• ALL_SOURCES_ALL_FREQUENCIES_genes_to_phenotype.txt
• ALL_SOURCES_ALL_FREQUENCIES_phenotype_to_genes.txt
• ALL_SOURCES_FREQUENT_FEATURES_diseases_to_genes_to_phenotypes.txt
• ALL_SOURCES_FREQUENT_FEATURES_genes_to_phenotype.txt
• ALL_SOURCES_FREQUENT_FEATURES_phenotype_to_genes.txt
• OMIM_ALL_FREQUENCIES_diseases_to_genes_to_phenotypes.txt
• OMIM_ALL_FREQUENCIES_genes_to_phenotype.txt
• OMIM_ALL_FREQUENCIES_phenotype_to_genes.txt
• OMIM_FREQUENT_FEATURES_diseases_to_genes_to_phenotypes.txt
• OMIM_FREQUENT_FEATURES_genes_to_phenotype.txt
• OMIM_FREQUENT_FEATURES_phenotype_to_genes.txt
• ORPHA_ALL_FREQUENCIES_diseases_to_genes_to_phenotypes.txt
• ORPHA_ALL_FREQUENCIES_genes_to_phenotype.txt
• ORPHA_ALL_FREQUENCIES_phenotype_to_genes.txt
• ORPHA_FREQUENT_FEATURES_diseases_to_genes_to_phenotypes.txt
• ORPHA_FREQUENT_FEATURES_genes_to_phenotype.txt
• ORPHA_FREQUENT_FEATURES_phenotype_to_genes.txt

is now contained in the files:
• genes_to_phenotype.txt
• phenotype_to_genes.txt

The format is explained in the header of each file.

The file has been renamed to for consistency reasons.

If you have questions or suggestions, please contact us or file a ticket on our GitHub page (

Thank you very much for your support,
Sebastian, on behalf of the whole HPO community.

P.S.: Please also note that is happening on February 29th.

Request for letter of support for HPO

Prof. Dr. Peter Robinson

Dear colleagues,

the HPO is planning to submit two NIH grant proposals to support our work and it would be extremely useful if members of this list could send us letters of support. I am now asking for support for our NHGRI U24 application (and will send another email in two weeks about a second proposal). The purpose of the U24 is to deepen the coverage of the HPO for more areas of medicine (e.g., neurology, immunology, pharmacogenomics,...). This will mean both adding new terms as well as new annotations (the annotations are the associations of HPO terms with diseases, e.g., here for Robinow syndrome:

We will be requesting support for additional biocuration staff and also will be developing a Web-based collaboration portal through which collaborators can submit new terms or annotation data.

It would be extremely helpful to get letters of support that say

<We strongly support your proposal>
<As you know, our group does X>
<Our group currently uses HPO to do Y>
<Your proposal to develop a Web-based collaboration portal is extremely useful to us. We would contribute terms and annotations for our area of expertise, namely ABC>
<anything else>

We are also planning to conduct in person workshops for areas of medicine that require substantial additional terms. For instance, in 2018 we had an ophthalmology workshop that resulted in over 500 new HPO terms for the eye. If you feel that your area would benefit from such a workshop, please contact me, and I will send you a separate template letter of support.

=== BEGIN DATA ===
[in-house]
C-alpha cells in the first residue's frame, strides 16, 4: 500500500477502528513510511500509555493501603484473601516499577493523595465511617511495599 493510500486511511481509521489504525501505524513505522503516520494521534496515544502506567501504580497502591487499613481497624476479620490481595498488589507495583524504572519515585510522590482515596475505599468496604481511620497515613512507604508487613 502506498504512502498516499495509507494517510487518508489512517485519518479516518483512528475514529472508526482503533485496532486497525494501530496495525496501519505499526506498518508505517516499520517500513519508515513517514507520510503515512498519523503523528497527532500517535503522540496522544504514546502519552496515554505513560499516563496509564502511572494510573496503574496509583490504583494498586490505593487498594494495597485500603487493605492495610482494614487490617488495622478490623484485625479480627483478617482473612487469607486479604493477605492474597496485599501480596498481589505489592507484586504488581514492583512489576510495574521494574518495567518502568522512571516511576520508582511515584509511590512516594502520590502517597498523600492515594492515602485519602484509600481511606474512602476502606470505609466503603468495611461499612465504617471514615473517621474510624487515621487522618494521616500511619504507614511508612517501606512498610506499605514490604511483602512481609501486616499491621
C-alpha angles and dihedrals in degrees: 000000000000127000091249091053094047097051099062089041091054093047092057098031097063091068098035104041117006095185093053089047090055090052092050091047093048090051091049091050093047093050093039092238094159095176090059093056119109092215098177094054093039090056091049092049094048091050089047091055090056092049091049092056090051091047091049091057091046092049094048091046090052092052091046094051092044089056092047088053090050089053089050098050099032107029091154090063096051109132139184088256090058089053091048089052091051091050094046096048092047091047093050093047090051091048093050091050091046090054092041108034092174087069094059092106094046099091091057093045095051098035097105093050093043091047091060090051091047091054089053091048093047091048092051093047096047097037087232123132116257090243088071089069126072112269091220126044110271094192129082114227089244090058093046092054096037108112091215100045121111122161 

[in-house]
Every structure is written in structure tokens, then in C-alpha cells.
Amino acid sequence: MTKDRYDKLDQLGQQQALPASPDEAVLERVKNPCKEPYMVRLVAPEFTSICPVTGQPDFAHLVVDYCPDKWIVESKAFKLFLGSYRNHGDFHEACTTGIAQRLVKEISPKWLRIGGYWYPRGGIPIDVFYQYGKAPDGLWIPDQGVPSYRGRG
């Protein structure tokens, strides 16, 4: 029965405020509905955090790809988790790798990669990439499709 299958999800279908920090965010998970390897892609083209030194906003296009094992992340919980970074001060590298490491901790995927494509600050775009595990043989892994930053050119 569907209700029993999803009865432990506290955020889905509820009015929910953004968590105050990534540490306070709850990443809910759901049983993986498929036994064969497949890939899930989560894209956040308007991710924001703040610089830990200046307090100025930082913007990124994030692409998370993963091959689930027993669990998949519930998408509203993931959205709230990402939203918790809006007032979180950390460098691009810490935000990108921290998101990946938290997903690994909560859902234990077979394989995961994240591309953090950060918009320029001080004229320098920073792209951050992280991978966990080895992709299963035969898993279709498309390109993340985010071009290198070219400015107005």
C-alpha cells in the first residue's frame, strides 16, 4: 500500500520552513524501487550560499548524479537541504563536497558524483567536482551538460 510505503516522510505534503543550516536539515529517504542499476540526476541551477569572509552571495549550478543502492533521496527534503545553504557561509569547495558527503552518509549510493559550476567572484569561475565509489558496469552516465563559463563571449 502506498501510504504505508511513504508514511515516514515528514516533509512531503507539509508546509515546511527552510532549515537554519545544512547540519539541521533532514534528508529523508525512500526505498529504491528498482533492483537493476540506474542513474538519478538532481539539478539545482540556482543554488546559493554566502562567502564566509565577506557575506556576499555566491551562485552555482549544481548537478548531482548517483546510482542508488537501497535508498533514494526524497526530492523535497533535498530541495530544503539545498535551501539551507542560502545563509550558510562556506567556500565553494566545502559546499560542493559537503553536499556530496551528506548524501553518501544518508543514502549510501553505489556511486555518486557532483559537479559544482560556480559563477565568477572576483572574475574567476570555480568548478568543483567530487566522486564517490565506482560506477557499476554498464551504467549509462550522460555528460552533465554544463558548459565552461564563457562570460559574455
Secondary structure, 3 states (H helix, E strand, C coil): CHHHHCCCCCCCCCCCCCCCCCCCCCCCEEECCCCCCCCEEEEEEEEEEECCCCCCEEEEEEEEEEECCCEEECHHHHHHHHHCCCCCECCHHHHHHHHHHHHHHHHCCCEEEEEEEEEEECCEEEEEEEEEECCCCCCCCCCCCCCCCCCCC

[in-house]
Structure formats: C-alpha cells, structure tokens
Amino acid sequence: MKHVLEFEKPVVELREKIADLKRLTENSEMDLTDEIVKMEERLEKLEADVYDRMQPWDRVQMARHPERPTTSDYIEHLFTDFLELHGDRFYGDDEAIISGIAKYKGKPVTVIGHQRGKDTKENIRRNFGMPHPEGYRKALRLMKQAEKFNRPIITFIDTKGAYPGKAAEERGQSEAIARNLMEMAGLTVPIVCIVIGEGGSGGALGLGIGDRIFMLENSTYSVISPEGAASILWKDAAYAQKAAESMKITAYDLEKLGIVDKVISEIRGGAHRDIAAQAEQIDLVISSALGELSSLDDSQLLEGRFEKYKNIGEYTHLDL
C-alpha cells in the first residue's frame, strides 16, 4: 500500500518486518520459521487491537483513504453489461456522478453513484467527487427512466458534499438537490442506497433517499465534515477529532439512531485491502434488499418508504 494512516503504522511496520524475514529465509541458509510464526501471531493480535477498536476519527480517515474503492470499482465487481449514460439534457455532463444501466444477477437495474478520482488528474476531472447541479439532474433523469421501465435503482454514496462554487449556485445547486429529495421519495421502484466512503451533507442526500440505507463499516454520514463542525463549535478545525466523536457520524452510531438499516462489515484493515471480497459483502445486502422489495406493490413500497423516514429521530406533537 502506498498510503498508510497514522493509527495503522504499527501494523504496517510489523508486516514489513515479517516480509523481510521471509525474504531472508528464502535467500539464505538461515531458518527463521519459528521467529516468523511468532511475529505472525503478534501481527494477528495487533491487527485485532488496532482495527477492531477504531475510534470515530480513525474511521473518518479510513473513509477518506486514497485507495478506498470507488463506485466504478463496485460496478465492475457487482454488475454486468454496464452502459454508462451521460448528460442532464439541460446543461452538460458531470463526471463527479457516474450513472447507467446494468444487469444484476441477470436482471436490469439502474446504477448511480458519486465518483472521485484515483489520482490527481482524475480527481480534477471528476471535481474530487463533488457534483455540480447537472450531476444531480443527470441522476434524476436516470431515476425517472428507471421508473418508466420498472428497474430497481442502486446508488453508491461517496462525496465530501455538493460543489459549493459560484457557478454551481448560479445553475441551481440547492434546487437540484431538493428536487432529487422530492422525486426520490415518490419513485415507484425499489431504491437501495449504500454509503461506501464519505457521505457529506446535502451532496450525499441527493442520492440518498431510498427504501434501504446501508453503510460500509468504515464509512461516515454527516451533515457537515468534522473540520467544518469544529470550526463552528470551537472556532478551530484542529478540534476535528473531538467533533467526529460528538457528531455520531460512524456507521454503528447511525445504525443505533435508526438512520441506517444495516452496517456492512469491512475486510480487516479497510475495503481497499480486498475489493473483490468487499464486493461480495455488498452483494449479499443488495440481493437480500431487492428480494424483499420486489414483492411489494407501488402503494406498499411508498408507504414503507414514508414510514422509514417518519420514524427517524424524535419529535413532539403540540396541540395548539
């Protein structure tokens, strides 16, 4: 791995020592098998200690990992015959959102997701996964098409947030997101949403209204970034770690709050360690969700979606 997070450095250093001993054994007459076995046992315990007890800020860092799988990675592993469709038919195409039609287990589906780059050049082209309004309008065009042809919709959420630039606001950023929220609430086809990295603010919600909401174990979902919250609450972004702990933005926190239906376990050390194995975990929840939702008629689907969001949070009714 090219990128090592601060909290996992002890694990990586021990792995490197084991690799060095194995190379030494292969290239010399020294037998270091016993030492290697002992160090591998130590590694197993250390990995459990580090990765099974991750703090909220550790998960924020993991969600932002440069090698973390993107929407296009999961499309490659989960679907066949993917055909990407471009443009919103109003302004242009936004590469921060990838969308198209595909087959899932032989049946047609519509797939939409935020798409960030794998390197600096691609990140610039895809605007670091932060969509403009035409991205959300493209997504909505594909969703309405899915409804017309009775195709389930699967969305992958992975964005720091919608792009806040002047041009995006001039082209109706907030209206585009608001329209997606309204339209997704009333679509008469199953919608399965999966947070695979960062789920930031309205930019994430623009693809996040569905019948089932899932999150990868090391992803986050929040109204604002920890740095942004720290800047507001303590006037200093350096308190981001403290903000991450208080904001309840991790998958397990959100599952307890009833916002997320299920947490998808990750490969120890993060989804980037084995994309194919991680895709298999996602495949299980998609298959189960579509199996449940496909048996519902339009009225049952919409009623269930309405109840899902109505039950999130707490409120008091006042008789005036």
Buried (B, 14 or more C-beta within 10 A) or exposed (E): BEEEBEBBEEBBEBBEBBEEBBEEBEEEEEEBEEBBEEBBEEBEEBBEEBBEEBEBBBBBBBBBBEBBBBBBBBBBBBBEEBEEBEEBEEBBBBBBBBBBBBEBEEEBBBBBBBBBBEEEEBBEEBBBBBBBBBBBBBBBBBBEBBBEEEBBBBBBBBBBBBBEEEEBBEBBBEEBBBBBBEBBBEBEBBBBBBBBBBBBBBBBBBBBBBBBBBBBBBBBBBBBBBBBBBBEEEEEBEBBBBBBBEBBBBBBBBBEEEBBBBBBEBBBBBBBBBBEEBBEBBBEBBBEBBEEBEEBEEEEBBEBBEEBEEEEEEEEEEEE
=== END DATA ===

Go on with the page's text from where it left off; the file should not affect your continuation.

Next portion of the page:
thanks a lot in advance, Peter (peter.robinson@...) and Melissa (melissa@...), and in name of Sebastian Köhler, and Chris Mungal

Here is an example letter:

January 00, 2020

Peter Robinson, MD, MS

Jackson Laboratory of Genomic Medicine

Melissa Haendel, PhD

Oregon State University

Dear Peter and Melissa,

I am very excited about your NHGRI application, “The Human Phenotype Ontology: Accelerating Computational Integration of Clinical Data for Genomics.” 

As you know, I have been an active <contributor/user> of the Human Phenotype Ontology (HPO) for many years. Specifically, our group leverages the HPO for <XXX>

We could not be more grateful for your longstanding efforts to help standardize phenotype data, and could not accomplish our goals of <YYY> without the HPO. 

The HPO has organized productive collaborative workshops with clinical groups such as ours, that have aimed to revise and extend entire areas of the HPO (for example, see The community then follows up with term requests, corrections, etc. by email and on our tracker.  We are delighted to hear about the new proposal to develop an online portal that will simplify our process of adding knowledge to the HPO database by allowing external collaborators such as ourselves to recommend annotations of HPO terms that describe a disease and then have the community and the HPO team be able to review and discuss them. We will be happy to add data and knowledge about <ADD YOUR AREA OF EXPERTISE HERE>

In summary, would be delighted to continue to provide feedback to the HPO team in the future on the HPO, disease annotations, and algorithms and tools that you all have been so dedicated at advancing. 

With the best of luck on your proposal, 





Peter Robinson
Professor and Donald A. Roux Chair, Genomics and Computational Biology
The Jackson Laboratory for Genomic Medicine
860.837.2095 t | peter.robinson@... |
Peter Robinson